The Tapestry

 Once, when the wind was blowing fierce from the west, an old woman sat down at her loom to weave. It was what she always did when the wind blew from the west, because that kind of wind is always particularly vicious and hard on an old woman's rheumatism. Surely, thought the villagers who saw her painstaking work through the window, there were other amusements that could entertain in the evening hours. Baking bread or something of that sort. But no one ever offered her that advice. No one offered to speak with her about anything. She was, after all, a very old woman.

    That she was old was coupled with the fact that the tapestry itself was odd. There was an interweaving of curious colors and stranger patterns. The fabric had been worked and reworked so often that many threads had split, course and uneven, giving the incomplete work the illusion of moving in an uncanny way over the blurs that made up the peculiar piece.

    Then there was the fact that it was never for sale.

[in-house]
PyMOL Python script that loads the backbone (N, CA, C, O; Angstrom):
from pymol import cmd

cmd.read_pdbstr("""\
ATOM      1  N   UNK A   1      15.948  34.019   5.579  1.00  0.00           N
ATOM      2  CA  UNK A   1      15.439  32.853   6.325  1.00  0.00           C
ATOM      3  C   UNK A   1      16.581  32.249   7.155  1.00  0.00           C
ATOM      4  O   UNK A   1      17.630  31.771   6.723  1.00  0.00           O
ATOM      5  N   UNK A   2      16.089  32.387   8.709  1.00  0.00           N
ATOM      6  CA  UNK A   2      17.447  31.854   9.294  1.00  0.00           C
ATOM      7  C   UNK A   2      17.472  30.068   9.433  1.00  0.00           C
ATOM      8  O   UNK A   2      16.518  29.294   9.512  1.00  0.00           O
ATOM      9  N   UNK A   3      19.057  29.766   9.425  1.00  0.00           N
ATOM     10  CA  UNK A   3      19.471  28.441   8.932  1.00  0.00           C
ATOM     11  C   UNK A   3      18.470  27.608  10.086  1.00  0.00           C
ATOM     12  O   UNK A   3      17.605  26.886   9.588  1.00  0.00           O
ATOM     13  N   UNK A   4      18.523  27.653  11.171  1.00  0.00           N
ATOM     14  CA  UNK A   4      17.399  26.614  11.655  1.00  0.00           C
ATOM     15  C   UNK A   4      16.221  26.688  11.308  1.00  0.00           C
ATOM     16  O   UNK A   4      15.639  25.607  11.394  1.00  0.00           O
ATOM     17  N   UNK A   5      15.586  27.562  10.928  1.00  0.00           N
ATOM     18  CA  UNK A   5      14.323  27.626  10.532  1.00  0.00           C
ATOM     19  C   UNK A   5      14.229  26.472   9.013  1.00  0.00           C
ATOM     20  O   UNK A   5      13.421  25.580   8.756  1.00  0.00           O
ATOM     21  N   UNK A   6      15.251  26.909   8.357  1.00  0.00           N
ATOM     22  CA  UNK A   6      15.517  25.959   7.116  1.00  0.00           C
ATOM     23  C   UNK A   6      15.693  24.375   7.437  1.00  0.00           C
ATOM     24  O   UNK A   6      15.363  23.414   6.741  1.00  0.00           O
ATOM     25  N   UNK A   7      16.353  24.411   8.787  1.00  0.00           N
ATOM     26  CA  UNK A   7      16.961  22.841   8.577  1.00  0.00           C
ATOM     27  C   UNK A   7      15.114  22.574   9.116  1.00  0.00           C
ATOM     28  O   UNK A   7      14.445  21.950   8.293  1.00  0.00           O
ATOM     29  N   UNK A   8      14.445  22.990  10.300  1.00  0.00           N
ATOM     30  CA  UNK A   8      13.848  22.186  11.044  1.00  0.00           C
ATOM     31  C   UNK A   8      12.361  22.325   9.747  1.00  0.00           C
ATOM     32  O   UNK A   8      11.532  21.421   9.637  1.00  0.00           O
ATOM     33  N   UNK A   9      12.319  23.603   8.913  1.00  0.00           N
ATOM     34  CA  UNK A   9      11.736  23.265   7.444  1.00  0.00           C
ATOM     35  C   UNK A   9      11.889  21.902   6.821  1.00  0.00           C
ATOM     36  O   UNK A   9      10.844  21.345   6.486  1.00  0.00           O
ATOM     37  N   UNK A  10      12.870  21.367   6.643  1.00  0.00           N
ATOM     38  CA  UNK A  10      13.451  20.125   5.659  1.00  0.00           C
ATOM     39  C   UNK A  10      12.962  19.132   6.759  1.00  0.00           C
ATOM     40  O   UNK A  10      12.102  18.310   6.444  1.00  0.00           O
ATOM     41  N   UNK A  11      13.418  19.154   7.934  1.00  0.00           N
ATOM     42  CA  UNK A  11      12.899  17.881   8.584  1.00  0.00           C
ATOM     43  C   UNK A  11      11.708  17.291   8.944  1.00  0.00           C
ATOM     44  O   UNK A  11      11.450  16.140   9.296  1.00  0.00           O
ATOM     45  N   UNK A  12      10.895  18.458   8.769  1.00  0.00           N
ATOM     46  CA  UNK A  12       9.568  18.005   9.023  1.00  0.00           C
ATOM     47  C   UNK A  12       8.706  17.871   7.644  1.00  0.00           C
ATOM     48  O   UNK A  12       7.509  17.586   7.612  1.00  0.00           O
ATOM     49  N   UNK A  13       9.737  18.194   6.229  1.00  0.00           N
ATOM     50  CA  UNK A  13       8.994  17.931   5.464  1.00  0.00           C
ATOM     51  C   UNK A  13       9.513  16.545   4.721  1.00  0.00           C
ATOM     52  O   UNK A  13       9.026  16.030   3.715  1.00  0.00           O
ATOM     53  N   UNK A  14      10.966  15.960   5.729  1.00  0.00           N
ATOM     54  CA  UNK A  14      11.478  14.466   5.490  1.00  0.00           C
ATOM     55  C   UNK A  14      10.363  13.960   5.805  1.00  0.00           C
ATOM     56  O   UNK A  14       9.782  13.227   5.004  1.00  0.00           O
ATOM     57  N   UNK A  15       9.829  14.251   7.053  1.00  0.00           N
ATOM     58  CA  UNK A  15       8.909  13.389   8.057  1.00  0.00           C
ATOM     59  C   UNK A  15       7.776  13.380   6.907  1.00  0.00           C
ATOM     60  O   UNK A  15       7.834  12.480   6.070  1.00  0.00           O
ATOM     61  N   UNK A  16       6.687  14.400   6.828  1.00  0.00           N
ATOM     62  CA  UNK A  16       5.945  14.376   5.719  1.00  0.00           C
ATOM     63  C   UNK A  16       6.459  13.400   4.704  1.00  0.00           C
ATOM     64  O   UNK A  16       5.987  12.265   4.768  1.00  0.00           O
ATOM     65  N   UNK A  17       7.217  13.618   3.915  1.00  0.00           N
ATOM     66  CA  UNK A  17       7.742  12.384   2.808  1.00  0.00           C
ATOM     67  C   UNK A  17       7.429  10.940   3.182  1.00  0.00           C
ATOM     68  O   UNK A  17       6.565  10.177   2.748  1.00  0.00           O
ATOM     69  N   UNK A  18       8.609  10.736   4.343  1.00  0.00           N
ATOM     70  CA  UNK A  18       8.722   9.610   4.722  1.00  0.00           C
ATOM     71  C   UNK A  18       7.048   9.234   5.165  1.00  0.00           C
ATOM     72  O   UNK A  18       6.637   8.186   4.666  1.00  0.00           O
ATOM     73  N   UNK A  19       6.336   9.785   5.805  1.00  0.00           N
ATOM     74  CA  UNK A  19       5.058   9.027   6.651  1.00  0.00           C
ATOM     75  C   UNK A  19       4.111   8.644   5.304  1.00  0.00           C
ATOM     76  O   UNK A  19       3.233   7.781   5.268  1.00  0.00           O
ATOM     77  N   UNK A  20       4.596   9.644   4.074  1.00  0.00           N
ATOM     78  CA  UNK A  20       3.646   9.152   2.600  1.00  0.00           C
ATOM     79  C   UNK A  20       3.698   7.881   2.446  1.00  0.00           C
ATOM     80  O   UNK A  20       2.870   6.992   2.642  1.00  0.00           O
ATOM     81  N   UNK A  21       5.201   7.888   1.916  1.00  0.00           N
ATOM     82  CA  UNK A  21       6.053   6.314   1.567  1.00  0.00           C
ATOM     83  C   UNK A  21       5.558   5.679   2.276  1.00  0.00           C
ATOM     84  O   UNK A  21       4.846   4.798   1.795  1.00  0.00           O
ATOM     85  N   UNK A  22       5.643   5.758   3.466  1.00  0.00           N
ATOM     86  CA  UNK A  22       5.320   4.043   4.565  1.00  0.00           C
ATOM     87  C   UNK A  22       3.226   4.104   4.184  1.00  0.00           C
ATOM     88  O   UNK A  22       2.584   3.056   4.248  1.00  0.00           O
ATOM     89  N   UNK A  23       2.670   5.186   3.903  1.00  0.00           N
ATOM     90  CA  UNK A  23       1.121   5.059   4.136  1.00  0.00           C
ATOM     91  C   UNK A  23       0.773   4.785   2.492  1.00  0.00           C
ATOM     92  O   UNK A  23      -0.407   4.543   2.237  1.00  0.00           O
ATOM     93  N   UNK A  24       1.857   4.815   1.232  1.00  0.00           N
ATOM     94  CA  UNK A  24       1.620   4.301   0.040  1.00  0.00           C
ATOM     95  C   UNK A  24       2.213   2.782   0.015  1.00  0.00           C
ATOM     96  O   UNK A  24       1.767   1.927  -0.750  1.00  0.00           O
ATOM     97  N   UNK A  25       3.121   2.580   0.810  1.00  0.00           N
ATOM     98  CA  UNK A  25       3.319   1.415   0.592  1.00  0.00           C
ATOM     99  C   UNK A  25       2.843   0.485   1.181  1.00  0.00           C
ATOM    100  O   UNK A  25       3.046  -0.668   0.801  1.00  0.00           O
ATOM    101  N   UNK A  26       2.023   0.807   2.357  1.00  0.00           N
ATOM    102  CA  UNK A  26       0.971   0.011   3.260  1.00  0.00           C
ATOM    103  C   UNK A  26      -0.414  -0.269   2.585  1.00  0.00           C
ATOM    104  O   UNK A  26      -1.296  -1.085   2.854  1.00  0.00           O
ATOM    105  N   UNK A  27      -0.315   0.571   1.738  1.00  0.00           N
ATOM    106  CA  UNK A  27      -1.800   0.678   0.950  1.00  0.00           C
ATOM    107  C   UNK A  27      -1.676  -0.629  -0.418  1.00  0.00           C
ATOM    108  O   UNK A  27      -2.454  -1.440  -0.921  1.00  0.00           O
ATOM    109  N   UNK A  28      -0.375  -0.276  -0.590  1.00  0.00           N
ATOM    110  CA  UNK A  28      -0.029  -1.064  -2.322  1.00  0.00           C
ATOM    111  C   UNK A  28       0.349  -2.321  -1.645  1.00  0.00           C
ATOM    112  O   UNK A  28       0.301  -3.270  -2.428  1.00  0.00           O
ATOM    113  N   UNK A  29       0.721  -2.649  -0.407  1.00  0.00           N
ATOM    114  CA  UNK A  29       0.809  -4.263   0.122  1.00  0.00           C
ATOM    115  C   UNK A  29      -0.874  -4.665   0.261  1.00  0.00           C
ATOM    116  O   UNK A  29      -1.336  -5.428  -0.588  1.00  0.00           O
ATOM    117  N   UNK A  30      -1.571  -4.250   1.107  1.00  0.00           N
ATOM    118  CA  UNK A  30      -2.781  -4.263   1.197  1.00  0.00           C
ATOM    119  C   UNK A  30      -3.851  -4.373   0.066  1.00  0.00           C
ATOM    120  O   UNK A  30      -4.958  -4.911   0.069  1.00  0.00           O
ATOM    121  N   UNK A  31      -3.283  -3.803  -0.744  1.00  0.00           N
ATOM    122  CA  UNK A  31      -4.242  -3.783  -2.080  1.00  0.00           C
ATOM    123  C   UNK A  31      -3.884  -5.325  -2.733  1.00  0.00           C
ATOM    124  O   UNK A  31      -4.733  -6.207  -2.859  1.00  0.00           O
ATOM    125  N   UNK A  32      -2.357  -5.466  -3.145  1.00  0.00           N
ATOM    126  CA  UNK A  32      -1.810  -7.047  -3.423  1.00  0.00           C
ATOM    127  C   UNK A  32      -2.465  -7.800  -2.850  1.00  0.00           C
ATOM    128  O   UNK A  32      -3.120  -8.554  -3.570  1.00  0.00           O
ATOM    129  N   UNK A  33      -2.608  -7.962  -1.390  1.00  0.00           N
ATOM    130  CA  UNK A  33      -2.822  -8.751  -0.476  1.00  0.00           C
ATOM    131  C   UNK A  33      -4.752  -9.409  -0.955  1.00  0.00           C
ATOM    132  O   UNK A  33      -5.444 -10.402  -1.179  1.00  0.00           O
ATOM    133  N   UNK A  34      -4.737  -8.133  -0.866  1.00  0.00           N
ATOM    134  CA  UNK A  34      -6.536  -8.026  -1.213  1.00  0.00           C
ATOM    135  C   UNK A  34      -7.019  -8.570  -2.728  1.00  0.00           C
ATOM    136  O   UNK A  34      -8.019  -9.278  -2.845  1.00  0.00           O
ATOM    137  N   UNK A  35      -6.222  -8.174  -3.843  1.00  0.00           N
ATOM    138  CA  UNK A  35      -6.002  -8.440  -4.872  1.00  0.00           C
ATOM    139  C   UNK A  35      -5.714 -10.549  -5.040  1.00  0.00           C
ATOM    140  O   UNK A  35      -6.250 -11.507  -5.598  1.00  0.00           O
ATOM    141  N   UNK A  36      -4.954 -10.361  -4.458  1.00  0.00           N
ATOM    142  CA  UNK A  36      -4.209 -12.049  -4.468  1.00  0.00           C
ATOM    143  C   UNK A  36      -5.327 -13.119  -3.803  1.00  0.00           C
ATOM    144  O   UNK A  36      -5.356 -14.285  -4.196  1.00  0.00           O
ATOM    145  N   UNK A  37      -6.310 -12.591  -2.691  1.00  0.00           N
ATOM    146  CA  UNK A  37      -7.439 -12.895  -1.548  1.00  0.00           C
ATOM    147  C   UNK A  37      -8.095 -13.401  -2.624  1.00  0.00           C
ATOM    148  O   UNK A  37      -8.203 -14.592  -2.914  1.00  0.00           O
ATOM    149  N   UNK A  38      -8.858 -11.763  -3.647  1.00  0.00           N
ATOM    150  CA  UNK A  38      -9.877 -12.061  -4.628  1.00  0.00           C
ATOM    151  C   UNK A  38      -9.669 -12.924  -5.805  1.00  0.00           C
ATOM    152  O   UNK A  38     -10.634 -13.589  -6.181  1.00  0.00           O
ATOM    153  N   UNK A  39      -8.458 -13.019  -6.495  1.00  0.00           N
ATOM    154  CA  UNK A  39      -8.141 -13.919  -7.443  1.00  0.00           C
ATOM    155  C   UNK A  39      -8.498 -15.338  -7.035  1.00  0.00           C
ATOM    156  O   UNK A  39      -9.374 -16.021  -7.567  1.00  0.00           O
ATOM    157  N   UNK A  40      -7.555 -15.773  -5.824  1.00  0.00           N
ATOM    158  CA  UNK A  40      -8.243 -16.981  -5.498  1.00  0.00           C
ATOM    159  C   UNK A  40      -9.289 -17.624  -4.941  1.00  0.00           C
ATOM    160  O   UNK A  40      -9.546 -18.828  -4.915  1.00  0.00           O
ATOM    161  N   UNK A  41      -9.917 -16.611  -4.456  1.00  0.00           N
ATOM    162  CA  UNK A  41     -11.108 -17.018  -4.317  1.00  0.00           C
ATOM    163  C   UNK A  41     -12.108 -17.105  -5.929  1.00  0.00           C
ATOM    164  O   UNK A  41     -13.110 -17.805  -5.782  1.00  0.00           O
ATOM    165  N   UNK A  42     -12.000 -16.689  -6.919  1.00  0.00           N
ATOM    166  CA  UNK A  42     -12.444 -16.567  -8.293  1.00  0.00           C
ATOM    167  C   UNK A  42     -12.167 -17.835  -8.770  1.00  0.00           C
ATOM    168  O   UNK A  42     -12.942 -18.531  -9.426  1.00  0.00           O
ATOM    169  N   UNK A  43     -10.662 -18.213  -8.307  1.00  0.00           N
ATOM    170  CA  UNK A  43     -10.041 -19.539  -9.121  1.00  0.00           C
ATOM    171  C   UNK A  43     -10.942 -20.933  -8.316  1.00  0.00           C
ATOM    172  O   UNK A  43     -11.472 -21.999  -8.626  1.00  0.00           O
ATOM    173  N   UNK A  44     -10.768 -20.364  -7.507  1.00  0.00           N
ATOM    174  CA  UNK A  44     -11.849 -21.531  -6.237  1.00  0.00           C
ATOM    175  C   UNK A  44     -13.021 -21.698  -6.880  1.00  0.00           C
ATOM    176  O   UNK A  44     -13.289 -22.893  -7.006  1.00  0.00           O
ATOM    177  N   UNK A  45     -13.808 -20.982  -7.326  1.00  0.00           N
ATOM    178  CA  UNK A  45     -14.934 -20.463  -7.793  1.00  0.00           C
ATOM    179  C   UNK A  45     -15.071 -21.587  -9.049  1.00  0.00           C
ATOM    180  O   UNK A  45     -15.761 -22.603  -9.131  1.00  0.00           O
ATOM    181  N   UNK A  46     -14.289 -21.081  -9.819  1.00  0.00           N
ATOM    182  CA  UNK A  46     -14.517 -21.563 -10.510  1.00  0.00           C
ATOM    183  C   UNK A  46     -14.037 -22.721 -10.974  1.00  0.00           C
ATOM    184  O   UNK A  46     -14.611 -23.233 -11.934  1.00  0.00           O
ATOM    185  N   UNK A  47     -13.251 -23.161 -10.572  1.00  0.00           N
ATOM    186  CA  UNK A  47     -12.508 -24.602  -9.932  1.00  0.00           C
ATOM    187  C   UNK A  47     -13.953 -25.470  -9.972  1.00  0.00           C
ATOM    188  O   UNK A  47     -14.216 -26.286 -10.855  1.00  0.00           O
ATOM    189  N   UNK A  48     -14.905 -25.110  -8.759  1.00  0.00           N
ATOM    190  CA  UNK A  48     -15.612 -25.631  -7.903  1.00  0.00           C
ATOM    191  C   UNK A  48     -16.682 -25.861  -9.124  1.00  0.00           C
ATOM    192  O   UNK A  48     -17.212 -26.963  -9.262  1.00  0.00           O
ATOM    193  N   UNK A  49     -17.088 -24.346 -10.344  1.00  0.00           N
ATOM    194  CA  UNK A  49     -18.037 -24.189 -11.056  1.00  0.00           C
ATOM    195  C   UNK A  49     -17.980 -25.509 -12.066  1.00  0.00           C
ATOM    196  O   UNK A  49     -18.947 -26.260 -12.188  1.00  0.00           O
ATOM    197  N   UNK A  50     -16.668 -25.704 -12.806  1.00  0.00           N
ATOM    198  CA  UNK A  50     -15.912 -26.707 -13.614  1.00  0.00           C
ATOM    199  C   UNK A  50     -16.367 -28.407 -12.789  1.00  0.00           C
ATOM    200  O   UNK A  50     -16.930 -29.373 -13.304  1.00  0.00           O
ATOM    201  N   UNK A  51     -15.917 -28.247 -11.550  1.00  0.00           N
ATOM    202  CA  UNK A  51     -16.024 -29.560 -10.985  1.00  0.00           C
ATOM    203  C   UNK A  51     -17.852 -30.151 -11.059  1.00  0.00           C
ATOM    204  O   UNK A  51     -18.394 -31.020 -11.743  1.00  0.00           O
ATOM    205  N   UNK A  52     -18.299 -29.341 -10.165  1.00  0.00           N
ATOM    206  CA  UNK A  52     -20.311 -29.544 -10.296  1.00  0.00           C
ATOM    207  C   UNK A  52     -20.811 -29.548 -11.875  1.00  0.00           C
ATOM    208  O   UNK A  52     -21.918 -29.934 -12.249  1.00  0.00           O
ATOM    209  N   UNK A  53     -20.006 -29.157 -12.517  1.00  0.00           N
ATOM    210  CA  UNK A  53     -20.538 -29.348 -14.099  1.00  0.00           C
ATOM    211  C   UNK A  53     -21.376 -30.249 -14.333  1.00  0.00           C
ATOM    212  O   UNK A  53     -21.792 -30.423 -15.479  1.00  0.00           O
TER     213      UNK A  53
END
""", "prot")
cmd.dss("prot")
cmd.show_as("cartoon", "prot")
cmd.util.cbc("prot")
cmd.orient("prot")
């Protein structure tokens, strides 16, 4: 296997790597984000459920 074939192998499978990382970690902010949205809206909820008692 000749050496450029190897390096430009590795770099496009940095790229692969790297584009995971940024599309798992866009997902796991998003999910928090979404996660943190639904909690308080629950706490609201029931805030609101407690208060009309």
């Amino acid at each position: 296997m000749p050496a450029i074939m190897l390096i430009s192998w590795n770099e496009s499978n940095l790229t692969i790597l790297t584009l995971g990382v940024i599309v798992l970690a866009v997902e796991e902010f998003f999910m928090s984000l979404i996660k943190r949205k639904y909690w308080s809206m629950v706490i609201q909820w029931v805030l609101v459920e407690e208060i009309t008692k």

Why bother with such a pastime? thought the villagers. No one saw the point. No one saw the point of her. Not really.

    Then, she died - a fact too long delayed for having lived alone in a village that did not pay attention. But the villagers found her all the same, her fingers having slipped from her loom as suddenly as her last sleep, or possibly death itself, had come upon her. Their eyes moved from the body to the tapestry. The work seemed to move more than it ever had, even as much as the old woman's body did not. As it moved, the villagers saw it then. The story. Each of their stories. Told with charity and grace - a fanciful fiction written in moving pictures on a tapestry by someone who had paid attention with kindness.

    It moved them. To care and comment and question, an interweaving of persons. Which was, to the old dead woman, what had always been the point.

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